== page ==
This issue presents a thorough analysis of the use of student evaluations of teaching for summative decisions and discusses the ongoing controversies, emerging research, and dissenting opinions on their utility and validity. The authors summarize the role of student ratings as tools for instructional improvement, as evidence for promotion and tenure decisions, as the means for student course selection, as one criterion of program effectiveness, and as the continuing focus of active research and intensive discussion. They also examine ratings myth and ratings evidence, explore the constant quest to prove or disprove the existence of biasing factors, and present provocative suggestions for new directions for research and practice. The volume concludes with a three-part debate beginning with Philip Abrami's proposed mathematical means for facilitating the correct summative decisions about instructor effectiveness based on student ratings; reactions and opinions to Abrami's theory from practitioners; and Abrami's rebuttal.
With a review of the current literature on student ratings and a set of guidelines for good evaluation practice, this is an indispensable tool for institutional researchers committed to improving judgements by improving the precision of their measures. This is the 109th issue of the quarterly journal "New Directions for Institutional Research".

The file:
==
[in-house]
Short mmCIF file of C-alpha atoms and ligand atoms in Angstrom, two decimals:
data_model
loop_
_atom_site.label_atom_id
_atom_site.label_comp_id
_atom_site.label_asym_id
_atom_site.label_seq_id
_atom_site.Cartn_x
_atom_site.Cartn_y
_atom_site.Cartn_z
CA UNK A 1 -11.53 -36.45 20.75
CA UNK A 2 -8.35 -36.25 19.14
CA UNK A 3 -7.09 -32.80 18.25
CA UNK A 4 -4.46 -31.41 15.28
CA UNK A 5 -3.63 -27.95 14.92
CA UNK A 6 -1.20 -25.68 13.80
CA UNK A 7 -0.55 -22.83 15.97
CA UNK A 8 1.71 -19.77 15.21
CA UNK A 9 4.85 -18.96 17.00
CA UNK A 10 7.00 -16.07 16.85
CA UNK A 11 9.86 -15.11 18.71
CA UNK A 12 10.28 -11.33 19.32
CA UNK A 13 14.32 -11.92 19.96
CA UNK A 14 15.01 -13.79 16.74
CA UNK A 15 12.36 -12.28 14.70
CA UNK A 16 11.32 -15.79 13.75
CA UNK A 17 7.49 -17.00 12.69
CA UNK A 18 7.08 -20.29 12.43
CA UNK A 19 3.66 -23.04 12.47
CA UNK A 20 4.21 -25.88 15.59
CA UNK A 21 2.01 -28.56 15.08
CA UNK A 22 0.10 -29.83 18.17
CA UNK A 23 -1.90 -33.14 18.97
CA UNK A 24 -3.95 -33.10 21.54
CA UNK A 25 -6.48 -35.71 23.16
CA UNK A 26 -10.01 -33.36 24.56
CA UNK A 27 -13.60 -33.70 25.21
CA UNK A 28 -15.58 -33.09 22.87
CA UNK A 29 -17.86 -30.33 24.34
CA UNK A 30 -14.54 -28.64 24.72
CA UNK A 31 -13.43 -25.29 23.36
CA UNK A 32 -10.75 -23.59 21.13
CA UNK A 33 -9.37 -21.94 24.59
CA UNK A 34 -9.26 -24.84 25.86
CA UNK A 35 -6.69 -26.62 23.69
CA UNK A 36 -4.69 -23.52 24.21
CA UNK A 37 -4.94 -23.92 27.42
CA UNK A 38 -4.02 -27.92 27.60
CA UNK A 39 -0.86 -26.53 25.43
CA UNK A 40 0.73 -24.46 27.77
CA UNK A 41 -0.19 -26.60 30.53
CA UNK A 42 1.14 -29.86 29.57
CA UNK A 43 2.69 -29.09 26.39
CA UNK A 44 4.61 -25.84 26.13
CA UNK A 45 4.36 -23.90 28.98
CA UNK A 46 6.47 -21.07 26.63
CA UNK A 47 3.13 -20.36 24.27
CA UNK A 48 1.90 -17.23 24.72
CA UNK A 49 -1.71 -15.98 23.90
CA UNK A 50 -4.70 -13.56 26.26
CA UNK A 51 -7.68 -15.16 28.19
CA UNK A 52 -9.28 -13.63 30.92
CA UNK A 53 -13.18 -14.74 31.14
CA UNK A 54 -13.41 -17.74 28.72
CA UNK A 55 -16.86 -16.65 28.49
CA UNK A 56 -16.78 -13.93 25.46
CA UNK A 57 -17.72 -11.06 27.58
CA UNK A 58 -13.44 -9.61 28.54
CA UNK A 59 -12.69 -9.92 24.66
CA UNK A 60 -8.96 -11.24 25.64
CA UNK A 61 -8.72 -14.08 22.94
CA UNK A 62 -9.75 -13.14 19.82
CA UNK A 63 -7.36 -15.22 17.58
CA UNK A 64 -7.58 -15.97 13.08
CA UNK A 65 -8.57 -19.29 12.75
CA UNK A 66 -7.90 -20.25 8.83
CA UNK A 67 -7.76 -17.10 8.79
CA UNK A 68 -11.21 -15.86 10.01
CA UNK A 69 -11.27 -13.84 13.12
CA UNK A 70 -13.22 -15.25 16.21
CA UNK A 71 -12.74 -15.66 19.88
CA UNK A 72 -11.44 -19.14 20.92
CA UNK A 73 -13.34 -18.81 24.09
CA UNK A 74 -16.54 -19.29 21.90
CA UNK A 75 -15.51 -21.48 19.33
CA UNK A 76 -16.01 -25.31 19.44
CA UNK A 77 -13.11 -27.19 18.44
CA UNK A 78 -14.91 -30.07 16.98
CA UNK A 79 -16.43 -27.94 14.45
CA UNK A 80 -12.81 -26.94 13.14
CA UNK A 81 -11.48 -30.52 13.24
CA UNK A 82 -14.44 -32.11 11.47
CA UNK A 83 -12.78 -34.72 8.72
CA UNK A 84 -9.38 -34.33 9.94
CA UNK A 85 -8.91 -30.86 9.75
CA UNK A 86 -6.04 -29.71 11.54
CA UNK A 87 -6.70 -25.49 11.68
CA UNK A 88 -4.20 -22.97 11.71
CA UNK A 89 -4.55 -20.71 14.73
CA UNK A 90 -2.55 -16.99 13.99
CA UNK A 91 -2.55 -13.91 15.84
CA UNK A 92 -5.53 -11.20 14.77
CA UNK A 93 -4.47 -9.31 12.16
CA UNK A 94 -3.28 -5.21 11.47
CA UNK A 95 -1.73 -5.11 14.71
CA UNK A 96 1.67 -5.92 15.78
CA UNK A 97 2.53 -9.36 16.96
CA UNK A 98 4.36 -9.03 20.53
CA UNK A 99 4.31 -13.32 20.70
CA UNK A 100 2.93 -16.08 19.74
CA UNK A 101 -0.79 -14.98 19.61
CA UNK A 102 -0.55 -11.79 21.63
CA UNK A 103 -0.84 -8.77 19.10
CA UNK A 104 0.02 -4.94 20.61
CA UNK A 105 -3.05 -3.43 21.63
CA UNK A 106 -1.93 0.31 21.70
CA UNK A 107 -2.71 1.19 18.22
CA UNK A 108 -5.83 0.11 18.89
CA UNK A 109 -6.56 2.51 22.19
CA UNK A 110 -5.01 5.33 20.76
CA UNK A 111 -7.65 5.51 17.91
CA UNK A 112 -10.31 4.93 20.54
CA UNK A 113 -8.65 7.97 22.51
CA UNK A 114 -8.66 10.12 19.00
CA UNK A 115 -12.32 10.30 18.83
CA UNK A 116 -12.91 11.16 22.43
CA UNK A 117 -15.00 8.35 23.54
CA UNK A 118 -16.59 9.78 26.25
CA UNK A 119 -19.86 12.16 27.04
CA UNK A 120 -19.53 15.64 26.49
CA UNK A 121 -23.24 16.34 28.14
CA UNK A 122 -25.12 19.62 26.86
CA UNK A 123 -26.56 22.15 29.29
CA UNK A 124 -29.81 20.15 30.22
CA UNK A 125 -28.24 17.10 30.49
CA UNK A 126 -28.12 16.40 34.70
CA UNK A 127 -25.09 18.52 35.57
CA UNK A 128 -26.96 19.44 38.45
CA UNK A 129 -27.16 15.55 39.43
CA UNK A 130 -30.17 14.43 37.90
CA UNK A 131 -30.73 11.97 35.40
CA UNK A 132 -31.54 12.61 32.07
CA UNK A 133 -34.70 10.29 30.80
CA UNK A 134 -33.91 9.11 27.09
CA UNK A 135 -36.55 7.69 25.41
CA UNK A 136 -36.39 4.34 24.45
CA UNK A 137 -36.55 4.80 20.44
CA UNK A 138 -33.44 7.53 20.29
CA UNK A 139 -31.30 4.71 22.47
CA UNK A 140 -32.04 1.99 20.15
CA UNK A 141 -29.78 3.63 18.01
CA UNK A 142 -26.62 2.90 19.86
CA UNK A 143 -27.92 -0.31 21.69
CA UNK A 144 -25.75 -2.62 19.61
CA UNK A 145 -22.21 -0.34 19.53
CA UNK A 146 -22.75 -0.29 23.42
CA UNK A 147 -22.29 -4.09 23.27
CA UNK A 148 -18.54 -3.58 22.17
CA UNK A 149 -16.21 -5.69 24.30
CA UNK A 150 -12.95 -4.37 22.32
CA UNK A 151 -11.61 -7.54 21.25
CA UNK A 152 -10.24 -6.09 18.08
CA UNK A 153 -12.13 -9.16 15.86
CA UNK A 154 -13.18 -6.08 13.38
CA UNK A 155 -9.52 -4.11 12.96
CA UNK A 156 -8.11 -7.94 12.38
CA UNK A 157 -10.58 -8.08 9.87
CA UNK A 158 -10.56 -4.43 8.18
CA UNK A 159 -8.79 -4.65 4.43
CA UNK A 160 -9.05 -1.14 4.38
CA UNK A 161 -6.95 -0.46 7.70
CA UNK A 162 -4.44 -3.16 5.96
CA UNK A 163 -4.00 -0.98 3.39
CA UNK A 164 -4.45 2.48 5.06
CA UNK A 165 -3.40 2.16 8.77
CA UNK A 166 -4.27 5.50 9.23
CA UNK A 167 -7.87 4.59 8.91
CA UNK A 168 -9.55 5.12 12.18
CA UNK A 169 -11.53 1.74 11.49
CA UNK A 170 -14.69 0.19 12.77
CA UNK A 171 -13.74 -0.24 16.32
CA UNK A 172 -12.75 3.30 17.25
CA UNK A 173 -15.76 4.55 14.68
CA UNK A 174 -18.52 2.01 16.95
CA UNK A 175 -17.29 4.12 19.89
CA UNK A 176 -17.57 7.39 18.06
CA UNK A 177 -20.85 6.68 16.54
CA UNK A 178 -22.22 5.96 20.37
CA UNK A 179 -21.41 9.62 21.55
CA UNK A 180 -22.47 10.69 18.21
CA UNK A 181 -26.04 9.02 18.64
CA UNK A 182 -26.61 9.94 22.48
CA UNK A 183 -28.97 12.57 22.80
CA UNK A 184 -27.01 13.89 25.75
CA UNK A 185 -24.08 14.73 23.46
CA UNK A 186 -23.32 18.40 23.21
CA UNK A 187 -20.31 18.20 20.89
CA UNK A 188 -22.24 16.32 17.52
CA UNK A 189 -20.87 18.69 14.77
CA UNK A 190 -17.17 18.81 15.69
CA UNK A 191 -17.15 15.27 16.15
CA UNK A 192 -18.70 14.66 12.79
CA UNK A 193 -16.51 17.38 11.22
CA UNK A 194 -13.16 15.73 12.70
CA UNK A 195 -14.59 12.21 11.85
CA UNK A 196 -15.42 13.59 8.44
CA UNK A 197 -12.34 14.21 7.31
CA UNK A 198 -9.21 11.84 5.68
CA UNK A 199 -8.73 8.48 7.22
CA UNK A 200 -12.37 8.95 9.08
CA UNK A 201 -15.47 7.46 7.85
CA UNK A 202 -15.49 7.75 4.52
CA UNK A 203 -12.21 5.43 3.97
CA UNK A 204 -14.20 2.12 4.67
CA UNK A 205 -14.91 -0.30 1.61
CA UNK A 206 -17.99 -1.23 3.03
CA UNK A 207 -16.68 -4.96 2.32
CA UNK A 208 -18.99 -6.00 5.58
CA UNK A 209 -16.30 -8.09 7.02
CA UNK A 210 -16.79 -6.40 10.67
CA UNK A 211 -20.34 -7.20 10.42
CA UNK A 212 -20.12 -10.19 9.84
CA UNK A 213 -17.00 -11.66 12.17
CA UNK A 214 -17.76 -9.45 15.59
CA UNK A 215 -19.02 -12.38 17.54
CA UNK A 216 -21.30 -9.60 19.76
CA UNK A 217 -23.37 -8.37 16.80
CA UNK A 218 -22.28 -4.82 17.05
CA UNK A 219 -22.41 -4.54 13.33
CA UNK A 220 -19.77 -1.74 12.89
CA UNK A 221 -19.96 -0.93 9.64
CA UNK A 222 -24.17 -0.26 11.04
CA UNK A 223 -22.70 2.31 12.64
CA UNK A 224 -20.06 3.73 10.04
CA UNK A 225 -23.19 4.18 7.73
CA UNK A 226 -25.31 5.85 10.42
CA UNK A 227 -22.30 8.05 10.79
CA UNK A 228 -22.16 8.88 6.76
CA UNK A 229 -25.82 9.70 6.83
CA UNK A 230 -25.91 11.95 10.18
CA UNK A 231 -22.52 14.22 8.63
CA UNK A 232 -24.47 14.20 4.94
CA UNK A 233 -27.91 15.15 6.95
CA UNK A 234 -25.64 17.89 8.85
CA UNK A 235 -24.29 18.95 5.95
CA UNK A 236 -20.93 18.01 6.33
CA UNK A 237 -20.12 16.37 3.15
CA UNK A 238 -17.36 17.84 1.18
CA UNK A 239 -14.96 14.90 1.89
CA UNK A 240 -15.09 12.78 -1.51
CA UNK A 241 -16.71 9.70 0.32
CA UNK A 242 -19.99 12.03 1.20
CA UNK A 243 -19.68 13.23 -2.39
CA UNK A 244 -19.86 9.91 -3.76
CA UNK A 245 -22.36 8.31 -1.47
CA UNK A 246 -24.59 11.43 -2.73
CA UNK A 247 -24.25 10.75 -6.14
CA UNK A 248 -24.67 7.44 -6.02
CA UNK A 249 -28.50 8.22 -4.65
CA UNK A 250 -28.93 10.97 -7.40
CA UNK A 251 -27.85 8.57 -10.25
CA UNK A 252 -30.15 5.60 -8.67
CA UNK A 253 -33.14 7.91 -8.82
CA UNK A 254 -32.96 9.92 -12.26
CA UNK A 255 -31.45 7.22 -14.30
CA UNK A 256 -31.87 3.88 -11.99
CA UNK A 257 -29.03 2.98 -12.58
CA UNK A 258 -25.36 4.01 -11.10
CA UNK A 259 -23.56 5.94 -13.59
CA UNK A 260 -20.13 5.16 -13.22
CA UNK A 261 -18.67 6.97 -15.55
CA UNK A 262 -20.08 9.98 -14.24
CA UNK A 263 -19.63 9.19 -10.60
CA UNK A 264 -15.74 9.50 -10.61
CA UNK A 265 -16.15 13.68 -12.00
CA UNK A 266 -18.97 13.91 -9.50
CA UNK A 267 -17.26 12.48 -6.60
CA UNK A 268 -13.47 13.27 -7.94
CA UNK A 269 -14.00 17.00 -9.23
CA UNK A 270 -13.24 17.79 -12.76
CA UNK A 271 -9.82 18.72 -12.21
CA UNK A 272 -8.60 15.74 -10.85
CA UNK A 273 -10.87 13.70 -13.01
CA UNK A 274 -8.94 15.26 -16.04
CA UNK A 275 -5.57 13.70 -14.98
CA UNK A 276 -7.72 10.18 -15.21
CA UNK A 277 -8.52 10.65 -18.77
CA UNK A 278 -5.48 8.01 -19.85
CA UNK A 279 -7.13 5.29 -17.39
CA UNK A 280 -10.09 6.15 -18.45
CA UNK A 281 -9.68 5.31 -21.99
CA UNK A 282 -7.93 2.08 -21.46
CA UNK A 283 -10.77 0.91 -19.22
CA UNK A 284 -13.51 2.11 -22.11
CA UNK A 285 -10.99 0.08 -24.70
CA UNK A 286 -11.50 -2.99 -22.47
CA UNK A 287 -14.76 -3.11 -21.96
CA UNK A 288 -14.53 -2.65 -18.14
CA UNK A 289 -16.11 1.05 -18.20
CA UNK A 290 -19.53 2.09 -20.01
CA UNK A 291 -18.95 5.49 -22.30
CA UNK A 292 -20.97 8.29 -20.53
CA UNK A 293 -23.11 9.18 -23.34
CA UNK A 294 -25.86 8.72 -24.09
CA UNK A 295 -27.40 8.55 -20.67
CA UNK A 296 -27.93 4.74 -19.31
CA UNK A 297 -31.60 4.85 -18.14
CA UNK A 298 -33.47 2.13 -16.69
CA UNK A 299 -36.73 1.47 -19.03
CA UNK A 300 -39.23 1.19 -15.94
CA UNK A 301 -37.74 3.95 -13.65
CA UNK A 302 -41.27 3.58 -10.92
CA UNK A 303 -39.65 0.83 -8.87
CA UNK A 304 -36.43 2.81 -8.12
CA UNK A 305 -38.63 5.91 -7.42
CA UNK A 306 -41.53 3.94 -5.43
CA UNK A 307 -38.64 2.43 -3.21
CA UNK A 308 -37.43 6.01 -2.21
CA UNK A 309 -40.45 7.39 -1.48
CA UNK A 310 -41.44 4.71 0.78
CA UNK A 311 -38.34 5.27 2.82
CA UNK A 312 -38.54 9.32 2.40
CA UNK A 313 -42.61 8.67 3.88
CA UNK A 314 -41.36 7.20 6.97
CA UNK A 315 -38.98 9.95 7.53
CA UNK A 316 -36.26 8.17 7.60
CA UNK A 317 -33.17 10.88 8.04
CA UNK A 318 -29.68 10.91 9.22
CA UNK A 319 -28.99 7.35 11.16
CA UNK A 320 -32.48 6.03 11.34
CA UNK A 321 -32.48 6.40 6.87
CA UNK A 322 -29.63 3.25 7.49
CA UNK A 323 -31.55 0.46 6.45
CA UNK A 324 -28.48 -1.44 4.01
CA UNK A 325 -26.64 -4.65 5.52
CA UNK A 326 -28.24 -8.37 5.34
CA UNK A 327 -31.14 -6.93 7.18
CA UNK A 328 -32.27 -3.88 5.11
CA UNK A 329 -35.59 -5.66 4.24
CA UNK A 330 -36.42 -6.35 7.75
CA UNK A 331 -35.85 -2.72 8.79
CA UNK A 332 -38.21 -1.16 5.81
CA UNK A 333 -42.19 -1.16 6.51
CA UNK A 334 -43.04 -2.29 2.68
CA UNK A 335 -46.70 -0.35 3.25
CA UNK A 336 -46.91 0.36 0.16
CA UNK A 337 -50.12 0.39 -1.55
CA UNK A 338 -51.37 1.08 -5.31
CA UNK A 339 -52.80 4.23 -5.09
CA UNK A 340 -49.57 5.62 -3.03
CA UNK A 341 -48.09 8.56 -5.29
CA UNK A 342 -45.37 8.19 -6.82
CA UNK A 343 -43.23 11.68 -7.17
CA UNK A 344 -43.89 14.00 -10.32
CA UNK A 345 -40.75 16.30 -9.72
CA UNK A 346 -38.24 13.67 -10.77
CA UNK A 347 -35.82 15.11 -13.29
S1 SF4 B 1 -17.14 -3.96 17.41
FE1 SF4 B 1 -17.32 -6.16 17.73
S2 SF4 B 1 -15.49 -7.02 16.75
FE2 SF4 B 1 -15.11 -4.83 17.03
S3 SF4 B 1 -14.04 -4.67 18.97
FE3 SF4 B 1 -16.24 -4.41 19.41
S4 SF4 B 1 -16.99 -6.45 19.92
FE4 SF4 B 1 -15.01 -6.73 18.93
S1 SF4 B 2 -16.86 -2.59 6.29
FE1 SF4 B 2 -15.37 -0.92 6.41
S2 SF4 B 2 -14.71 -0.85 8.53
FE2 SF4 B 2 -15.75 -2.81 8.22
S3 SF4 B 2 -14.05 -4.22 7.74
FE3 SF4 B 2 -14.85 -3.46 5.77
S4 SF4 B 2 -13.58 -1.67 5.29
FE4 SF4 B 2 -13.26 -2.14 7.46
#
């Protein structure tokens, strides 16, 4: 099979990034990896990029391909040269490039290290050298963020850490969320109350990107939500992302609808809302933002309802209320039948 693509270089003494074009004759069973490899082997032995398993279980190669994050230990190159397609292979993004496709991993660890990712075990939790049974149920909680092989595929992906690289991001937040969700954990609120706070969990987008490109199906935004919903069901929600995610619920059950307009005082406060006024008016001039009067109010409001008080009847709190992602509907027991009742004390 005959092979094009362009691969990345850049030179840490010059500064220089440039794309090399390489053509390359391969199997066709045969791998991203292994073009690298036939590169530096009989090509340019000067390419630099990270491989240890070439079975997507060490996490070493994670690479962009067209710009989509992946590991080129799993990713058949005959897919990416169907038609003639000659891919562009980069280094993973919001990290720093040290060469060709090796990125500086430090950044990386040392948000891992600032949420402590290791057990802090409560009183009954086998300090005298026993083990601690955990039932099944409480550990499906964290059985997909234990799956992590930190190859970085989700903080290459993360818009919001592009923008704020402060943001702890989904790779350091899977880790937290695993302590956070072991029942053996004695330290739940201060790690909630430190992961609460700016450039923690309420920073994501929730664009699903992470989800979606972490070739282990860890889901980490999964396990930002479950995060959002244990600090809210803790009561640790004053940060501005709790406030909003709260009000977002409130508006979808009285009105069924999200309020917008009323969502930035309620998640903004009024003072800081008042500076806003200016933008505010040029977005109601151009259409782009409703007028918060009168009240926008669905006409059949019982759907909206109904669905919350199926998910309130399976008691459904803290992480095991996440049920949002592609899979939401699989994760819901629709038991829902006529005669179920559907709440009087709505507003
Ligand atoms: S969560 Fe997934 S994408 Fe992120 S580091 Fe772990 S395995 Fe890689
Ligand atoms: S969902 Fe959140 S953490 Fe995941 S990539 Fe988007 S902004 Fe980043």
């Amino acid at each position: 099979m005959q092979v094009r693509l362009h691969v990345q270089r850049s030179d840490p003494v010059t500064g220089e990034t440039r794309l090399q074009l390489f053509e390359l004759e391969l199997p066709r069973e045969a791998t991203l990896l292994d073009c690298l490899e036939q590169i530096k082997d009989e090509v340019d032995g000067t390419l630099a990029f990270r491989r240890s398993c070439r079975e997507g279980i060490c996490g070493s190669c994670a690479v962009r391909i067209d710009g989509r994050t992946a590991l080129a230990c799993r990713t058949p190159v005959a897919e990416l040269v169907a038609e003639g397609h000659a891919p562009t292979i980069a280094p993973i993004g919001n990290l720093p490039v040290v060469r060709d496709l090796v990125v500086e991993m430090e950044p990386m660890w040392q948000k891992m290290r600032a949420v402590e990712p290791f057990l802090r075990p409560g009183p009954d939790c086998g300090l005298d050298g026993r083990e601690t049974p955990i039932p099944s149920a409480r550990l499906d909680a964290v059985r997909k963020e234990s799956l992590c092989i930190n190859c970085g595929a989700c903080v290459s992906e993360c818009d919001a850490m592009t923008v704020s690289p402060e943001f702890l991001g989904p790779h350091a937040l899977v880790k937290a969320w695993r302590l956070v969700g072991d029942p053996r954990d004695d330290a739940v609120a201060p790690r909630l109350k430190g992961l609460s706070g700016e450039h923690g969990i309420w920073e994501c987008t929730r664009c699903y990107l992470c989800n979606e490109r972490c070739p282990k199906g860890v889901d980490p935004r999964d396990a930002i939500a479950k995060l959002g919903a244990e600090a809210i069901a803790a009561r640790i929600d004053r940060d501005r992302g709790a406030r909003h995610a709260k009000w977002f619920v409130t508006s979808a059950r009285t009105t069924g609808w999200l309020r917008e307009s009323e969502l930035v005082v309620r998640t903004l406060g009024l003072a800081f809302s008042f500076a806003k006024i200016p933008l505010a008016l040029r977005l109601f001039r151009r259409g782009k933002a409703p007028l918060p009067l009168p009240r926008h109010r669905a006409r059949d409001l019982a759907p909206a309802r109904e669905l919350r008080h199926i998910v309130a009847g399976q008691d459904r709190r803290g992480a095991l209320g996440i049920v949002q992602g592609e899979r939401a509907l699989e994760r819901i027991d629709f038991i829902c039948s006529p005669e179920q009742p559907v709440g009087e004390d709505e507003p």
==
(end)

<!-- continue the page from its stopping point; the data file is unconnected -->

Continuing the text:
Table of Contents
SUMMARIZING THE EVIDENCE. Student Ratings: Validity, Utility, and Controversy (J. Kulik). How Do Student Ratings Measure Up to a New Validity Framework? (J. Ory & K. Ryan). Looking for Bias in All the Wrong Places: A Search for Truth or a Witch Hunt in Student Ratings of Instruction? (M. Theall & J. Franklin). SUGGESTIONS FOR NEW METHODOLOGIES. Improving Judgements About Teaching Effectiveness Using Teacher Rating Forms (P. Abrami). Can We Put Precision into Practice? Commentary and Thoughts Engendered by Abrami's "Improving Judgements About Teaching Effectiveness Using Teacher Rating Forms" (M. Theall). Improving Judgements About Teaching Effectiveness: How to Lie Without Statistics (P. Abrami).
MICHAEL THEALL is associate professor of educational administration and director of the Centre for Teaching and Learning at the University of Illinois at Springfield. PHILIP C. ABRAMI is professor and director of the Centre for the Study of Learning and Performance at Concordia University, Montreal, Quebec, Canada. LISA A. METS is executive assistant to the president at Eckerd College, St. Petersburg, Florida.